something up’? Don't be so fucking insulting!’ she said, standing
and storming off in a temper, muttering to herself, grumbling that
I, an art student, should have known better than to ask.

There was no
one else I dared approach, I was stuck, I met Stephen that night in
the ‘Crofters’ where the lights were so bright that they hid my
burning cheeks; I told him that the portrait was finished and he
was pleased, he naturally wanted to see it.


There’s
a slight problem there,’ I said. ‘You see, the tutors all think
it’s so good that it could be the one piece that swings a place on
a degree course for me.’


That
good?’


That’s
what they say, and if I’m going to take heed of their advice I
really need to keep it with the rest of my work, include it in my
portfolio. So you see, it’s not going to be possible to give it you
for Christmas.’


I’m
disappointed,’ Stephen confessed, and this was obvious, his head
was bowed and his lips were pouting into a sulk. ‘I understand,
though.’


You
do?’


Of
course,’ he said, looking up and smiling. ‘You’ll still let me see
it, though? You’ll let me show it to Mum and Dad?’


Certainly,’ I lied. ‘I’ll bring it back from college just
as soon as the varnish has dried.’

*

Though the
problem of the portrait was solved, though I had found an excuse
not to give it to Stephen as a Christmas present and would think of
other excuses to prevent him ever seeing it, I was now presented
with the subsequent problem of finding money for an alternative
gift. The next instalment of my student loan wouldn’t arrive until
the New Year, I was going to be short of cash for Christmas as it
was, and the only answer I could think of was to tout around for
work. The market hall was the obvious place to do this, since most
of the stall-holders knew me, so on the first Saturday in December
I made a tour of the place, early in the morning before the crowds
arrive. I didn’t hold out much hope, had always been pessimistic
when it came to matters of my personal prosperity, but surprisingly
I managed to get a couple of jobs. Old Mrs Littlehales, who ran the
button stall –that was all she sold, thousands and thousands of
buttons of all shapes and sizes- she needed the sign over her stall
repainting, and Arthur, my butcher pal, wanted a few posters to
advertise his Christmas offers on turkeys and the like. It wouldn’t
not bring me much money, perhaps a few pounds plus the cost of
materials, but every little bit helped for a penniless art student
and I agreed to do the work.


You’re
prostituting your talents,’ Gus told me, when he found out. ‘And so
early in your career, too. This is a poor start, Ginny.’


This is
a poor girl, Gus. I need some cash.’


You
shouldn’t be in this business for the money,’ he said, tut-tutting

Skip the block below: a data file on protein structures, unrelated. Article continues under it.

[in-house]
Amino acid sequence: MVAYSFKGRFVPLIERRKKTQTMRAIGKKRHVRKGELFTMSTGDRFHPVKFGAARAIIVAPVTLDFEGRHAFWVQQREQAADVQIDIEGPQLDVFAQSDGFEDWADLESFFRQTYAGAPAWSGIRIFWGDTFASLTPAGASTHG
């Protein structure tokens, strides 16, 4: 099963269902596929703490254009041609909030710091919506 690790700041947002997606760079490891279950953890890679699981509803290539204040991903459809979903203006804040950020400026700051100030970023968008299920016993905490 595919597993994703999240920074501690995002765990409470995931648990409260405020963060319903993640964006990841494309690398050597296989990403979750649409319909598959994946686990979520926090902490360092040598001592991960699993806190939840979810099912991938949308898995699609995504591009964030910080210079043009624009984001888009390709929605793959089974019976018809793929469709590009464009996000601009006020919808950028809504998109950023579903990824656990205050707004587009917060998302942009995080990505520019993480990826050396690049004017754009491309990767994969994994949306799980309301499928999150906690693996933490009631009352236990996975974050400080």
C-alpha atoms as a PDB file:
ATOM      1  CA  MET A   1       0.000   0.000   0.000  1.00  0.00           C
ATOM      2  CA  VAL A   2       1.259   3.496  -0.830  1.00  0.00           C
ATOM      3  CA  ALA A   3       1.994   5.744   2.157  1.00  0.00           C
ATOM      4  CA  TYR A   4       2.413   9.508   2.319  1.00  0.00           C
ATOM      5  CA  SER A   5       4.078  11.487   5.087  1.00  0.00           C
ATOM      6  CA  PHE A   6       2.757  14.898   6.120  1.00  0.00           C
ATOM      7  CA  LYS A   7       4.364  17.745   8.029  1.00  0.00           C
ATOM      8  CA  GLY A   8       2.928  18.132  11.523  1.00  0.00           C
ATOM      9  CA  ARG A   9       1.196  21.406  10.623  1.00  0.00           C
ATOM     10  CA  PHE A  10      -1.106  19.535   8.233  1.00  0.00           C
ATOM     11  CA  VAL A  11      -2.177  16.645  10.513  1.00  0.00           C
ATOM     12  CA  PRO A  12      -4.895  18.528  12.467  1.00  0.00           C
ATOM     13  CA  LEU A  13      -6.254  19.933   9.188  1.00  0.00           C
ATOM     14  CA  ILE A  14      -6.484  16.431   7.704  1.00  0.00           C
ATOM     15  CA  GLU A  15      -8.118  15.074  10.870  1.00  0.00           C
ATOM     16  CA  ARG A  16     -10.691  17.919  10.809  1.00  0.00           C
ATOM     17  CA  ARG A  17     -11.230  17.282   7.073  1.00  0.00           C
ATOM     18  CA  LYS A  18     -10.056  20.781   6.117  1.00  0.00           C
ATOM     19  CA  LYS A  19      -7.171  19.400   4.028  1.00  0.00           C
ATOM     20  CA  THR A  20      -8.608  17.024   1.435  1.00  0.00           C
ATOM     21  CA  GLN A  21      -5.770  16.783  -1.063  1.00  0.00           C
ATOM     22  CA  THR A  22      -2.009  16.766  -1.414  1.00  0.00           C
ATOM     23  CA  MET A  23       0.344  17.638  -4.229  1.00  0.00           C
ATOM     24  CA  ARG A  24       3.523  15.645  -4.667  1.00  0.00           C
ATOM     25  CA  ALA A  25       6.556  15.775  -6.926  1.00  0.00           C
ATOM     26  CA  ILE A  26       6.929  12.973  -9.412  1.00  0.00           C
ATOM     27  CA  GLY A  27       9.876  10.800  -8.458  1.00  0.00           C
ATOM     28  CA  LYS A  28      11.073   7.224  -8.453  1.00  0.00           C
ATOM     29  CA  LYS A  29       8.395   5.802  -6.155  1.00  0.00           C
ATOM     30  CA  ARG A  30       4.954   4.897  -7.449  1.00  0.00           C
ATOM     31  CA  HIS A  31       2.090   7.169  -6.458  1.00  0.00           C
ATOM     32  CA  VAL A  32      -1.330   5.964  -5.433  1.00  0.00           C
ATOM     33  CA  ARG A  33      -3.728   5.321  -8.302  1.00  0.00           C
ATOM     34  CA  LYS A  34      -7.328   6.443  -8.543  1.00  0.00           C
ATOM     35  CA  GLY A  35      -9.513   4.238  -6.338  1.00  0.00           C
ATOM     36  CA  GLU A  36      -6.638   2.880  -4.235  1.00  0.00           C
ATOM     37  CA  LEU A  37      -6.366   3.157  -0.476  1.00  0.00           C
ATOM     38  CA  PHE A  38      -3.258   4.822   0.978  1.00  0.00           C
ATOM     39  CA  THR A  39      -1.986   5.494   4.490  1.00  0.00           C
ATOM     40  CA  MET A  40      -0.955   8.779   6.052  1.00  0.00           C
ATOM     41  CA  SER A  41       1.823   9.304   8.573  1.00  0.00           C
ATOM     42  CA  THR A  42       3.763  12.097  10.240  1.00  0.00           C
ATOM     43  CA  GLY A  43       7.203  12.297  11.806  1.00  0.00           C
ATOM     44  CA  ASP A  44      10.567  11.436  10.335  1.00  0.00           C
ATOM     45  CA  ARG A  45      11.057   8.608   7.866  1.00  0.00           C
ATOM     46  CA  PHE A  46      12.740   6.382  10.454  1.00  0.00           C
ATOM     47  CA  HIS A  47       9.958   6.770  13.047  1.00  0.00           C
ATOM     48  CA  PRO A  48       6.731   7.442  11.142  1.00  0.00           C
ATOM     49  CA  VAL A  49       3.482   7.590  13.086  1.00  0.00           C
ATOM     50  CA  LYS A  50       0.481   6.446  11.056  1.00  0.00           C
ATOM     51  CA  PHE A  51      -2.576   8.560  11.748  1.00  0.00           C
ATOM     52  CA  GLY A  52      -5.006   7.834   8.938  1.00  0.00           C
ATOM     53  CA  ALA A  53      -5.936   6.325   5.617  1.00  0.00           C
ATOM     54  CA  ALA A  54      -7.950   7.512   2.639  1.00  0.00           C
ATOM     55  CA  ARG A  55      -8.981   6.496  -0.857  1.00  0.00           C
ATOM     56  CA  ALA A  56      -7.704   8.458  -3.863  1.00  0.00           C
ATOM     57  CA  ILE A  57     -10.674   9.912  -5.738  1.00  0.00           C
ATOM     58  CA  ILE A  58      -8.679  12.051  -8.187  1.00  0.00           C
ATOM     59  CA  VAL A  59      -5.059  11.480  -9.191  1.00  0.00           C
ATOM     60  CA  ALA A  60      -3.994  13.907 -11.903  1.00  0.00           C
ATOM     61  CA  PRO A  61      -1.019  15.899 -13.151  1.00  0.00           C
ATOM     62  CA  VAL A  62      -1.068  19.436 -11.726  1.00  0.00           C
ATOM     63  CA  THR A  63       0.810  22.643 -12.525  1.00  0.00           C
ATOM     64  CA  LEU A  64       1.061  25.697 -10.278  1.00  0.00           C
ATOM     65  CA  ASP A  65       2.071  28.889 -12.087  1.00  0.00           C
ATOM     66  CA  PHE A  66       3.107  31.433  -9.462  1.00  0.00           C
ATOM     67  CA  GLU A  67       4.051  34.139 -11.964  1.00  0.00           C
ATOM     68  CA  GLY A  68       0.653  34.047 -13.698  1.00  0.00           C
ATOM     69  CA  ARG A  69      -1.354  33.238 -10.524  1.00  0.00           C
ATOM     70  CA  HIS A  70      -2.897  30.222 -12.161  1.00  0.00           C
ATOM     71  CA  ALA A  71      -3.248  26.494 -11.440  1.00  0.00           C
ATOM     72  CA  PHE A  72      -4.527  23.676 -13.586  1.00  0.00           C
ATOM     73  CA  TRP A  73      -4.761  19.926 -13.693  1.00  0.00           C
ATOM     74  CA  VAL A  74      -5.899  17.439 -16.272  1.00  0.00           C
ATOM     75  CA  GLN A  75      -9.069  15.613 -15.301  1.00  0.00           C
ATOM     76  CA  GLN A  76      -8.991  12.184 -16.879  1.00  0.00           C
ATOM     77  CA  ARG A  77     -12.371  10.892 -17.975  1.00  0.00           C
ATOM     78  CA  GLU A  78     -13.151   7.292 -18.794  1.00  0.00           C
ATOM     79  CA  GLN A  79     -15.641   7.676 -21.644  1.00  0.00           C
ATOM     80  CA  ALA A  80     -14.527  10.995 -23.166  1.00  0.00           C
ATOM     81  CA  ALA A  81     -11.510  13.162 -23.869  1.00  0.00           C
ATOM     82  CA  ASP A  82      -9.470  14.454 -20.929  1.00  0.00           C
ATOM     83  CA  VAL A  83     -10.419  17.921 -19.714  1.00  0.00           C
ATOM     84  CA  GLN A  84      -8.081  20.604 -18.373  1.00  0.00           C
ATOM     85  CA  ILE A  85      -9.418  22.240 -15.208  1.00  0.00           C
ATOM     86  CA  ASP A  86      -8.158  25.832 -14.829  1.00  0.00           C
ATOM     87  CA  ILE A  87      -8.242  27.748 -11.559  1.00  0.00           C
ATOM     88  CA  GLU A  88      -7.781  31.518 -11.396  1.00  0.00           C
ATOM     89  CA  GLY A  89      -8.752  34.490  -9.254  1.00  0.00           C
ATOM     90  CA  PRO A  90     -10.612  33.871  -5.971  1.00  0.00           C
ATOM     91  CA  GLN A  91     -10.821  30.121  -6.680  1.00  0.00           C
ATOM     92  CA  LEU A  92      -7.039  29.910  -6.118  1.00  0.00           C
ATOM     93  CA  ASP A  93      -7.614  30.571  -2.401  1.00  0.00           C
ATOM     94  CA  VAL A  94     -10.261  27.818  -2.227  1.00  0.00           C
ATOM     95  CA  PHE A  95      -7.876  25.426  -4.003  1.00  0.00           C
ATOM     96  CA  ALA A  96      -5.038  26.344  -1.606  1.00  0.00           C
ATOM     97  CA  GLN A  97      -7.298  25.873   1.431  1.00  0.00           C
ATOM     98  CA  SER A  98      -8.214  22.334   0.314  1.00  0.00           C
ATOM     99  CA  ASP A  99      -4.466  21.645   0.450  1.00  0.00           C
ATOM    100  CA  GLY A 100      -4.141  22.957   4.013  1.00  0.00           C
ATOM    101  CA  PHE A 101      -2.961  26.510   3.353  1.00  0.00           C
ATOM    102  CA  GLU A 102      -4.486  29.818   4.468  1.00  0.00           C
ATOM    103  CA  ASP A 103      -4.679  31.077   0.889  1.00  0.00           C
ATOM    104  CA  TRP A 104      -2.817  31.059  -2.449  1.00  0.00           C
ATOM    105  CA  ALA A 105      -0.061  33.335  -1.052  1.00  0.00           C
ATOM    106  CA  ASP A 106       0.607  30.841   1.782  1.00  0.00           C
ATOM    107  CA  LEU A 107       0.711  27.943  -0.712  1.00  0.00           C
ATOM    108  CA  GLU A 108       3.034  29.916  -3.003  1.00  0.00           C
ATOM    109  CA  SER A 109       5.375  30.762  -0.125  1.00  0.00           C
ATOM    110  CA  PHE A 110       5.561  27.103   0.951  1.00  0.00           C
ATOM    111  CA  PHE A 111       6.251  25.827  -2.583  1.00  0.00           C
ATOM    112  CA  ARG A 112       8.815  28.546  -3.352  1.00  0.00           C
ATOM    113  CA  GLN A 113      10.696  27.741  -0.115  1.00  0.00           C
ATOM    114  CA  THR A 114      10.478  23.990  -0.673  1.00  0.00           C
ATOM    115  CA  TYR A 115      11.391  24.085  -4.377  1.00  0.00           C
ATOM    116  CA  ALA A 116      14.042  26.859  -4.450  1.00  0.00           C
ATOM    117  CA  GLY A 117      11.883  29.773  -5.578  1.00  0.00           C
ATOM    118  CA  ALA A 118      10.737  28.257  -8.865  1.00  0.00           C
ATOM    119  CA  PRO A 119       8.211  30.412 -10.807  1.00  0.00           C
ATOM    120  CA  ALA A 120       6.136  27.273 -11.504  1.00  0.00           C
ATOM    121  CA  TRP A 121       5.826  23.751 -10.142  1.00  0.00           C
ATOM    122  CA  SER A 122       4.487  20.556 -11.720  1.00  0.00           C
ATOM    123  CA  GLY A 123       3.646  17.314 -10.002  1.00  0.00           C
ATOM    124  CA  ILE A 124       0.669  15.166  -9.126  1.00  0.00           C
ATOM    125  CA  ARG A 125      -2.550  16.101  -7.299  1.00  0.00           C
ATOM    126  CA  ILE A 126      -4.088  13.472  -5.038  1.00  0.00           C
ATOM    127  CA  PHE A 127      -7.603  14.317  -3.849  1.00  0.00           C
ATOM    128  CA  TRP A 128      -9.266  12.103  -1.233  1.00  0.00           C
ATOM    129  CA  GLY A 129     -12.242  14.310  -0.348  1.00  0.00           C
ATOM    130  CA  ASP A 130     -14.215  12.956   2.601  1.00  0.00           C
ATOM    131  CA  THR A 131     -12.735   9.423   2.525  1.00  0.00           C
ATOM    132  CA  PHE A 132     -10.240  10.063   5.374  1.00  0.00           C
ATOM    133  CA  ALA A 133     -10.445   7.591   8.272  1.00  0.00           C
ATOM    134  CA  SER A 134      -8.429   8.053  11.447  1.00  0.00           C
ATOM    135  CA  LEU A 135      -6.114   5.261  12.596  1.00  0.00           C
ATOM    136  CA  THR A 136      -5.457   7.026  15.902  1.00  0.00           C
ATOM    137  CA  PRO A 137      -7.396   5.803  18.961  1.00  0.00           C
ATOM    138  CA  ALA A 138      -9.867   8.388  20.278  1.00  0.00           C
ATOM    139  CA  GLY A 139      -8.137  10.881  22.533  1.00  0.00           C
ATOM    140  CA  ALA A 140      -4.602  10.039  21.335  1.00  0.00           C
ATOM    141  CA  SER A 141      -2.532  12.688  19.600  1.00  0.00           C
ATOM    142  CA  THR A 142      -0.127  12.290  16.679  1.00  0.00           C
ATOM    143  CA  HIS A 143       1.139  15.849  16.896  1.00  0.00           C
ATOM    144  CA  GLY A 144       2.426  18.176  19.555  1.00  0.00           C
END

gravely, and we had a bit of an argument about it in the studio,
there was a general debate about artistic integrity, opinions
offered for and against Gus’ view. I wasn't really interested in
their opinions, though; without being boastful I knew my work was
good, that one or two bits of commercial crap would not diminish
its worth.

*

My estimation
of the quality of my work was corroborated later that week, at the
regular ‘crit’ which was held in the studio each month. Over a full
day, sometimes two, the tutors gathered together all us students
and lambasted our work, and at this particular ‘crit’, the last one
of the year, I was one of the few people to earn any praise,
primarily on account of the portrait and the crucified side of
beef. This wasn’t to say that everyone’s work was bad, it was just
that the ‘crits’ were always so stiff; there were often occasions
when the insults came thick and fast, sometimes with such venom
that you might feel like giving up, and I’d seen some students,
girls and blokes alike, almost reduced to tears. Generally we were
able to give as good as we got, though, we had to believe in our
work and defend it and to hell with any respect we should have for
our elders, the tutors.

It being the
last ‘crit’ of the year, we followed it up with a bit of a booze-up
in the ‘Commercial’, and the tutors came along for an hour or so,
to buy drinks for those they might have offended, to continue
discussions a little more amicably. I found it a welcome change,
after the years at school, to be able to say what I liked to those
who taught me, to disagree and to argue and even to insult, to be
on first name terms and treated as an equal, to have my opinions
respected and considered rather than dismissed as adolescent
whimsy.

After the
‘crit’, then, about a dozen of us gathered in the pub, along with
Maggie and Ian, who treated us to the first round; Ben had said he
would follow, he had a little paperwork to complete. We got through
our first pint, talked over some minor grievances which had arisen
from the ‘crit’, and Ben arrived just in time to buy the second
round. He had Paula with him, but this was no surprise to any of
us; she might dress too smartly to be either student or staff, but
she was just as much a part of the art school as any of us.

The
‘Commercial’ was a quaint little place, though it was always
obvious that it would never survive in this same state. At the end
of a cul-de-sac in the centre of town, it was almost Dickensian to
my way of thinking, with the street cobbled and dimly lit and the
pub itself dwarfed all around by the rear aspects of shops and
offices, so grubby with their crumbling brickwork and rusting fire
escapes. Inside the pub the ceilings were low and the rooms so
small that at such gatherings our group from the art school could
fill a whole room. One great thing about the place was that there’s
waitress service; a button was pressed on the wall -which Ben now
did- and a barmaid came to take the order.


Drink
for this motley crowd,’ he told the barmaid, and she jotted down
what we wanted; pints of bitter, glasses of lager, bottles of brown
ale and the like. There was no change out of the money he gave her,
not after including a tip for her service, but none of us students
felt guilty; we were sure that he was on a good salary and could
afford it. We still thanked him, though, appreciative, knowing that
he was not obliged to treat us but did so freely.

All talk of
the ‘crit’ was soon finished with and the conversation became more
general. If I ever thought back later to the conversations I was
drawn into in those art school days I would see that they really
give me quite a broad education; we didn’t only talk about
painting, but also about music, film, theatre, literature, subjects
I learned little about when I was at school. School just helped me
to pass exams, it didn’t really teach me anything. Just about the
only subject we never touched upon now is politics; as art students
we were not in the least altruistic, not at all interested in the
welfare of others. But there again, the same might well be said of
many politicians.

BOOK: The Art School Dance
13.62Mb size Format: txt, pdf, ePub
ads